Getting the Best Body Ever with Mental Toughness Training (Part 2)

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All these machines look good, but they do little to build muscles and burn fat.

(In part 1 of this series, I went over how important it is to get a better body in this mental toughness program. For many of us, getting a more attractive body is one of the biggest obstacles in our personnel lives that we had to overcome. So training for the aesthetics is a huge component for this mental toughness system. During this process, you just have to remind your over and over this simple mantra – Strengthen the mind and a rock hard body will follow.)

In the previous post on “Getting the Best Body Ever with Mental Toughness Training,” I wanted you know all the understand the major principals on how you will improve your body composition with this program. It important that you understand the reasoning and concepts with what you doing while you are participating in this mental toughness program. Many psychological studies have suggested when one is trying to incorporate a new habit in their life, they’re chances of succeeding are better if they understand the reasoning and benefits behind this new habit.

Same thing here with everything I ask you do in the mental toughness program. I don’t want you to accept everything as blind faith and just do what I tell you to do. This is what got you in trouble in the first place and why so many people aren’t making improvements with their body composition. I understand and I have been a victim of this too. It’s just too easy to read the fitness magazines and listen to all their lies and misinformation. So before I explain the science behind the best way to build muscle and burn fat, I want to go over the two biggest lies in the fitness world. The better you understand how wrong you have been training, the more likely you will be motivated to finally workout the most efficient and effective way. But, before I take out my geek card and explain to you simplest terms on why the WODs in this program will get you best body ever, you have to understand why what you have doing at the gym hasn’t been working.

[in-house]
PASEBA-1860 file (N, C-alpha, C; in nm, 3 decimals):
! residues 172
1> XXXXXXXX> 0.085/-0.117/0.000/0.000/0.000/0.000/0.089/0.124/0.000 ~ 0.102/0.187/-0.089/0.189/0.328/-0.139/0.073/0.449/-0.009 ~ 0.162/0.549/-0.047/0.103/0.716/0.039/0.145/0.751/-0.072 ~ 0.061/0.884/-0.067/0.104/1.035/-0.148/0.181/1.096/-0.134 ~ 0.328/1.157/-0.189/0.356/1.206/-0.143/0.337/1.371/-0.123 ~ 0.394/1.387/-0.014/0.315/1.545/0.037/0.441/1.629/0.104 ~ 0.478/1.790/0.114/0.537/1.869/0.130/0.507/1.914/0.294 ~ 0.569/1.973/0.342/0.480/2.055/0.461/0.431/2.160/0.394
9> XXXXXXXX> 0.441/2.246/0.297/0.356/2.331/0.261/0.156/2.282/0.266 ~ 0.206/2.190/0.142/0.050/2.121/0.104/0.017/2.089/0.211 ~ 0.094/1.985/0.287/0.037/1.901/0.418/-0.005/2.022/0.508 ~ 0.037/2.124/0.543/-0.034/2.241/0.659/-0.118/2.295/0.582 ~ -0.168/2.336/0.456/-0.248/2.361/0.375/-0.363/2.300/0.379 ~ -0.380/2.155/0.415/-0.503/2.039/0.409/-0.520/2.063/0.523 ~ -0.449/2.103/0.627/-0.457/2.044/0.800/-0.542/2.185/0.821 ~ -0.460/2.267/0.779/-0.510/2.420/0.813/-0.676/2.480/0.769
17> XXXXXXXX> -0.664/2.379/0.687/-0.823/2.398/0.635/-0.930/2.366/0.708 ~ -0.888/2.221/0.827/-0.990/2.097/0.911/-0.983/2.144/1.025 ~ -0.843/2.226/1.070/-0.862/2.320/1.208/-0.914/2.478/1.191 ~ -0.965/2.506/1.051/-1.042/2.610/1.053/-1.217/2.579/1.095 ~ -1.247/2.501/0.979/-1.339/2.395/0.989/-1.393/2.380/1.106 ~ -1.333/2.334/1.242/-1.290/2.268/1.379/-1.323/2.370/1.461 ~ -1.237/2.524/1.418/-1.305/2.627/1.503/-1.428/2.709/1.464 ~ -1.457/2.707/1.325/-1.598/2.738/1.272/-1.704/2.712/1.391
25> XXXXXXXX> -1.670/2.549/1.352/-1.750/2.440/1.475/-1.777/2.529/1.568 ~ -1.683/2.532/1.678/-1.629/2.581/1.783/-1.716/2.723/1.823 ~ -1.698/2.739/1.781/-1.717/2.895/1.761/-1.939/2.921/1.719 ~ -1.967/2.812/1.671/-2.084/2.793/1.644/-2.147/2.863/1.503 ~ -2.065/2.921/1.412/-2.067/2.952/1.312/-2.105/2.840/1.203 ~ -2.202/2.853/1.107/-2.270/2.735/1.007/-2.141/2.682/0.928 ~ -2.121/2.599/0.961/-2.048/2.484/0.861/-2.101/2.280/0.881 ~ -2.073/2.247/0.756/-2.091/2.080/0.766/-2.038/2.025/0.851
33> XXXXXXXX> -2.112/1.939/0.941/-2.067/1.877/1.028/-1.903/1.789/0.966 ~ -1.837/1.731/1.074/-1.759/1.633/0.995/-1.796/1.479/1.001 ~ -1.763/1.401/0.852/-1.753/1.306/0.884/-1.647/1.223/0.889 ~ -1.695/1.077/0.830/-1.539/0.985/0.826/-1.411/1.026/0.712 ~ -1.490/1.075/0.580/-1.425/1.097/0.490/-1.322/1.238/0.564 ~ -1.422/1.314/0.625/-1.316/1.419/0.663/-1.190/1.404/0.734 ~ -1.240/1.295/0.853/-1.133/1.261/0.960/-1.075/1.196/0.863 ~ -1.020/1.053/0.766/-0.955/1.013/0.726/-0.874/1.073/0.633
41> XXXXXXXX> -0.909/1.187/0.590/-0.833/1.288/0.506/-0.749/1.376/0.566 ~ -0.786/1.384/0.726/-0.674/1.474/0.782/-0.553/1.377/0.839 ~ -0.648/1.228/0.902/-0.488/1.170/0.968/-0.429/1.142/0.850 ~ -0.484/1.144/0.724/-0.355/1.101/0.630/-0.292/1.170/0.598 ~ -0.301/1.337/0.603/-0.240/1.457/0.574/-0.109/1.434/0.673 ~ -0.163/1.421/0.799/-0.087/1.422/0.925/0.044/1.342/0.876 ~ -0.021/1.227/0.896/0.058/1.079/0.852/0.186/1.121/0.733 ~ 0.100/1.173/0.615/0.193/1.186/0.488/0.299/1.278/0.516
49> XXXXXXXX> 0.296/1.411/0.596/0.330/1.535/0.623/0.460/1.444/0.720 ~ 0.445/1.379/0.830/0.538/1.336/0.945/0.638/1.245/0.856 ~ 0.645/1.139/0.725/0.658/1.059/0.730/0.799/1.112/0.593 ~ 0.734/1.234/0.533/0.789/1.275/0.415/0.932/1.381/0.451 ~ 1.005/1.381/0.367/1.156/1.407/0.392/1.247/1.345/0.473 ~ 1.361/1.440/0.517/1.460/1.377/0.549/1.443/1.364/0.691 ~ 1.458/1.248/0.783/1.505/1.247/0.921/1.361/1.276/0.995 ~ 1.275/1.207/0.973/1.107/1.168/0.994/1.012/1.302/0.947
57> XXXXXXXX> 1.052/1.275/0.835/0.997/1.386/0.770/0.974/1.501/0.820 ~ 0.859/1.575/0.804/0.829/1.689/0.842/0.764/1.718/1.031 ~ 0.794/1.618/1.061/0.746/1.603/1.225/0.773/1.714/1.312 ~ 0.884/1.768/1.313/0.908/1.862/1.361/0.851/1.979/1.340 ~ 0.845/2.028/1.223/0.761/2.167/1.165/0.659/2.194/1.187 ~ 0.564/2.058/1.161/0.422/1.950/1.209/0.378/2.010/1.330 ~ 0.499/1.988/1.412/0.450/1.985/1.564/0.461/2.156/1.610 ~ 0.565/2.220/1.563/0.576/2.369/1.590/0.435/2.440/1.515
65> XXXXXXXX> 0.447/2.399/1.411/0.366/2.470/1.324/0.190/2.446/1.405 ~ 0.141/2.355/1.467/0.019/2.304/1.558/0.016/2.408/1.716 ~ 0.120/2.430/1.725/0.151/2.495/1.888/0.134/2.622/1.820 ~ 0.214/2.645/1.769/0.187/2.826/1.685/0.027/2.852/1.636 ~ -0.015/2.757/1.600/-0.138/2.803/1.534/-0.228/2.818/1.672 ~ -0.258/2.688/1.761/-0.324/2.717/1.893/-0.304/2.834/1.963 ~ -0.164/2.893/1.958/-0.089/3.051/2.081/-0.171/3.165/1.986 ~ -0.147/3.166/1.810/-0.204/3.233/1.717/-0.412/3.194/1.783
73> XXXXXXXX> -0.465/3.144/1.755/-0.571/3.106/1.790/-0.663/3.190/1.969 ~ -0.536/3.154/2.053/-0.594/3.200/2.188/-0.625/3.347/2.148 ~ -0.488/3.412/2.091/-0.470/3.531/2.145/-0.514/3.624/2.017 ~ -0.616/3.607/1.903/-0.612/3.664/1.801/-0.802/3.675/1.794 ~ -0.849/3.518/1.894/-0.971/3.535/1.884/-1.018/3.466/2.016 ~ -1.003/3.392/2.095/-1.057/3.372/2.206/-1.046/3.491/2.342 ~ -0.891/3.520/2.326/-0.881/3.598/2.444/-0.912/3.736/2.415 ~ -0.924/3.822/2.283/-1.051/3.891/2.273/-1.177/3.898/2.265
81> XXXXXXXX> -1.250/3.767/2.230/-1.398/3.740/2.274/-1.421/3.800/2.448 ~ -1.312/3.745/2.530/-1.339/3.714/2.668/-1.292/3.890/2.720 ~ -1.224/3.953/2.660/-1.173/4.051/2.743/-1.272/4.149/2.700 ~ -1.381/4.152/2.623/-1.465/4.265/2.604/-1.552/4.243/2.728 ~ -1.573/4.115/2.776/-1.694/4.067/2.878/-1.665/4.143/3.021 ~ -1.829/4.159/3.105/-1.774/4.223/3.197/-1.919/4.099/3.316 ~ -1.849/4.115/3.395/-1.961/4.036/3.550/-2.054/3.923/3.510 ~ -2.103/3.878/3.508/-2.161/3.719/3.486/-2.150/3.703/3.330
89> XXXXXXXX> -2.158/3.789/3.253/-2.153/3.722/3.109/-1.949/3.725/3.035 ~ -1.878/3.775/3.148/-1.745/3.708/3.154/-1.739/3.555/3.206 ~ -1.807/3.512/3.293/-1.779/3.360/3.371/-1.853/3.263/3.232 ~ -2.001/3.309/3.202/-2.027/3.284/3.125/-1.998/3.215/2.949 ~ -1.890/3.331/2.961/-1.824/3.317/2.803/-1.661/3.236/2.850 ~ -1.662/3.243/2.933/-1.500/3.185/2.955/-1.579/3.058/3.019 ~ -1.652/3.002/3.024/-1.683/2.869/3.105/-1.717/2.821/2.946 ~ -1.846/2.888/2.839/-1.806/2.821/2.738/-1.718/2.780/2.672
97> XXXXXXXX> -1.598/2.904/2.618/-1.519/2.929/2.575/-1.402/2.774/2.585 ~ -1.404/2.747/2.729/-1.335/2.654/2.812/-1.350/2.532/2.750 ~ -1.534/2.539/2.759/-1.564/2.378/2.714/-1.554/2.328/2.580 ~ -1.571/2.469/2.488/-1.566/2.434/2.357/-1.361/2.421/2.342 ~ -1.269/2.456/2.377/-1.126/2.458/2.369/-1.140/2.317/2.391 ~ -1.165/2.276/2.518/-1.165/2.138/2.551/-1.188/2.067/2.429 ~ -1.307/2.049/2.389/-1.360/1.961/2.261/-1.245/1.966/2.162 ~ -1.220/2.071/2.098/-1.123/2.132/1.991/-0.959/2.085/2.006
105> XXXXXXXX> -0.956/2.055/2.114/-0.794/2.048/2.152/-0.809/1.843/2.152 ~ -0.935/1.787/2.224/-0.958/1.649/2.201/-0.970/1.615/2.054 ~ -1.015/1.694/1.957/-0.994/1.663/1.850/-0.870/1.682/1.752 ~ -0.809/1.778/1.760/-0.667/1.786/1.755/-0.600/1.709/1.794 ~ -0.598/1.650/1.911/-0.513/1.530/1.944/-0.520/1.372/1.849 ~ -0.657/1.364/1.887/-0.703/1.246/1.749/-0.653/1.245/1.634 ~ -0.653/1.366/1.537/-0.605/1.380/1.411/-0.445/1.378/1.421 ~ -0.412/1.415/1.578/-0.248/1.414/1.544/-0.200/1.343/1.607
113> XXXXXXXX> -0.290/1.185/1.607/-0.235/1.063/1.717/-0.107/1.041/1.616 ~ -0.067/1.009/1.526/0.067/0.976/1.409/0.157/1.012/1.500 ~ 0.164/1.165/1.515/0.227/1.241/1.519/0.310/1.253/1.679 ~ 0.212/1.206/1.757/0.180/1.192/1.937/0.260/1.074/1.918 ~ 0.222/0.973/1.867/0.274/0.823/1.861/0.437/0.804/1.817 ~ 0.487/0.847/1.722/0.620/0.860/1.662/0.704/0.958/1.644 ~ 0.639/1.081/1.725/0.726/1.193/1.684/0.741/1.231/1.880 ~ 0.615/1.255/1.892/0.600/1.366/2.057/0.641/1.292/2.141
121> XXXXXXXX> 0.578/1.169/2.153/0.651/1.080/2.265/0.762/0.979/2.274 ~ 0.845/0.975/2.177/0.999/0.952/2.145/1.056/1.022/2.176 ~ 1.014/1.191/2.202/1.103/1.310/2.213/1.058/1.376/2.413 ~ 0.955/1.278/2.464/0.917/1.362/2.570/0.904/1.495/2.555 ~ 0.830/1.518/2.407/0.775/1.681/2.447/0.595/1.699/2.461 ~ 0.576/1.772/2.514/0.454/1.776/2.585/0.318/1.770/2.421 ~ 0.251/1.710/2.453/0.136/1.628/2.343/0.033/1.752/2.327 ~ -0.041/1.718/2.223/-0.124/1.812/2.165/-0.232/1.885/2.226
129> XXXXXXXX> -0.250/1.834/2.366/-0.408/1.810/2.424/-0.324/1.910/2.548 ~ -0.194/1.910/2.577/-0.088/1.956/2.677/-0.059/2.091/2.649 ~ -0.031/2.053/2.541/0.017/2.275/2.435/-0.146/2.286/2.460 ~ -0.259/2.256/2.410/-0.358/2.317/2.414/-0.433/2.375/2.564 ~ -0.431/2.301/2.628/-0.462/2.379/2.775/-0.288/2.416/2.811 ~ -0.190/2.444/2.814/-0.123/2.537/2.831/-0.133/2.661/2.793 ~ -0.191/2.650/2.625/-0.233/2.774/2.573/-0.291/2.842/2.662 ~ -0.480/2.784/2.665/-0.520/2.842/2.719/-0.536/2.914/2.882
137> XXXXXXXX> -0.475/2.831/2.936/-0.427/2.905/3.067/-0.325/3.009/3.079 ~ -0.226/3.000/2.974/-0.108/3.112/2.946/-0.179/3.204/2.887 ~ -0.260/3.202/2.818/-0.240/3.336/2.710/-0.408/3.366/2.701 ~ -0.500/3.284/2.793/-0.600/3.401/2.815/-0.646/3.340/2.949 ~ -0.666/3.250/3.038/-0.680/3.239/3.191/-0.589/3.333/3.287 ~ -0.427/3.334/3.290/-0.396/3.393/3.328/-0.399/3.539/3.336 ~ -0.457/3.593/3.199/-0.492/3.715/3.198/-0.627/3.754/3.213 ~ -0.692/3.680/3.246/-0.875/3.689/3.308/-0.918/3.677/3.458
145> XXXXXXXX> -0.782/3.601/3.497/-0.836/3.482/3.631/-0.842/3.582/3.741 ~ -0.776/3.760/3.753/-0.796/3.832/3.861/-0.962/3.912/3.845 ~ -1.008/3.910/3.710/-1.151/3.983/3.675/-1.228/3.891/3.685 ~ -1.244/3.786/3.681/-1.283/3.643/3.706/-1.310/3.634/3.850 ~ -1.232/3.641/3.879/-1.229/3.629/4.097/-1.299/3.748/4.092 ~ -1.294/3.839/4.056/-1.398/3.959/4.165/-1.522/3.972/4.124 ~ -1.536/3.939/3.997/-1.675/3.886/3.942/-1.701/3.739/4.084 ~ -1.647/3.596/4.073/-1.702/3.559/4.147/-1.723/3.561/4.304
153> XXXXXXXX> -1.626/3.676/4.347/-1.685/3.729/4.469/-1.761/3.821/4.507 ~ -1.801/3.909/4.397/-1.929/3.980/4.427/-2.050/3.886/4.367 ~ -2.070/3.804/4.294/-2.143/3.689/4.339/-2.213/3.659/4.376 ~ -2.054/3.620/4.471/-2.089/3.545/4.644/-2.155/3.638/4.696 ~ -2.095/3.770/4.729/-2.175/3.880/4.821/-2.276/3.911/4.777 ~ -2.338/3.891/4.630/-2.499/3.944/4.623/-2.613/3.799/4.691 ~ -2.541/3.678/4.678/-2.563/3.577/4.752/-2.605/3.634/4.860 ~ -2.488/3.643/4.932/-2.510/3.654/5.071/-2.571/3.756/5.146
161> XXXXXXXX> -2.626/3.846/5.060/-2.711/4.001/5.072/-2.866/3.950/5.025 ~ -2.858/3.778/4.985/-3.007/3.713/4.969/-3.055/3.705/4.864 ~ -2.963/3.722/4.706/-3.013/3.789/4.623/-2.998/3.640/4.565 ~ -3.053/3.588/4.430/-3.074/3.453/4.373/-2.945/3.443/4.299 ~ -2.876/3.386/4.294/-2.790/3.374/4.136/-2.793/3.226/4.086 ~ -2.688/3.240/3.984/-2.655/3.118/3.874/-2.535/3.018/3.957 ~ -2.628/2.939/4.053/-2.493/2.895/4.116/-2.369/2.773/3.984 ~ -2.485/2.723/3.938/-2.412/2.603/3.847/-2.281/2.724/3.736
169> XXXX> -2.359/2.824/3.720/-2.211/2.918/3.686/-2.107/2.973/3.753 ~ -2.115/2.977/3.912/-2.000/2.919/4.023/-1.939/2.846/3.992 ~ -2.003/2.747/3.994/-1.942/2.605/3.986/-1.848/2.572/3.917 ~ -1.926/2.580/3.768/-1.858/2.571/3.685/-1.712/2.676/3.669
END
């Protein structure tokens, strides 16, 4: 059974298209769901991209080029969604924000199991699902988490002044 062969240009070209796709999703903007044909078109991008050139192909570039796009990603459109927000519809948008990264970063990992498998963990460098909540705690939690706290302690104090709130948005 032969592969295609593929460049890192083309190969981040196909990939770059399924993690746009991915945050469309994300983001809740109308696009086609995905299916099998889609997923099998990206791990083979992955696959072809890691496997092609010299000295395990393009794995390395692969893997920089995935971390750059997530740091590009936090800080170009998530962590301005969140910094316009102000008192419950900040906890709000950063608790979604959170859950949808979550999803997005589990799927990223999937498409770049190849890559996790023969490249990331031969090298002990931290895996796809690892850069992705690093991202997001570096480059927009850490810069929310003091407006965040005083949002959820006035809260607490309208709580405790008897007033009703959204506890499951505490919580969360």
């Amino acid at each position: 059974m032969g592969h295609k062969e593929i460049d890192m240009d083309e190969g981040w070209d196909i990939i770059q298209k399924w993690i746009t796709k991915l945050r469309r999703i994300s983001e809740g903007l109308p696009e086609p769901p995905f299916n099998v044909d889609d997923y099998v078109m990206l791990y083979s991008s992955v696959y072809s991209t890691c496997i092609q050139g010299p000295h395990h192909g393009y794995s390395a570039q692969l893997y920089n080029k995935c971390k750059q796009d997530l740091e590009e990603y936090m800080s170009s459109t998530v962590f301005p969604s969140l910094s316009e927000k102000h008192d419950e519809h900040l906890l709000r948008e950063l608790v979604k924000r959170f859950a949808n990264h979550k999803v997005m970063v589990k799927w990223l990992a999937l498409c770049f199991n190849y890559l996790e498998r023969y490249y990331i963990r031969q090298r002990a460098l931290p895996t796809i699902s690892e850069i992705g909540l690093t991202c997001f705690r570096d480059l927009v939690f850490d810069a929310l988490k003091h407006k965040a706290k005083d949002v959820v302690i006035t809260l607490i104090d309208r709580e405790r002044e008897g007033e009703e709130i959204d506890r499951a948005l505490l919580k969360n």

If I ask you, what methods you think is the best way to build muscle and lose fat, the majority of you will say – doing a bodybuilding program for muscle building and going for a run to lose weight. This is what all those bodybuilding books, fitness experts, beauty magazines have been telling us for years. Yet, most people are not making much gain in improving their body compositions, which is the ratio of muscle to fat in a person’s body. It’s not that people don’t try or just plain lazy.  Most people think they are working out the most effective way. Go to any global gym and you’ll see the effort and desire is there. People sweat, groan and yell. Unfortunately, most people look the same even after countless reps pumping iron and endless hours on a treadmill.  In my 25 years of going to commercial gyms, I have always been puzzled at how the average gym goer can work out so hard and long, yet stop being able to make real improvements in their body.

I was once confused by this as well.I experienced this same plateau, and witnessed it happen for my clients, too. Which begs the question: what if the fitness world has it all wrong, especially when it comes to building muscles and burning fat? What may seem like obvious ways to pack on muscle and incinerate fat may be nothing but false myths perpetuated the media?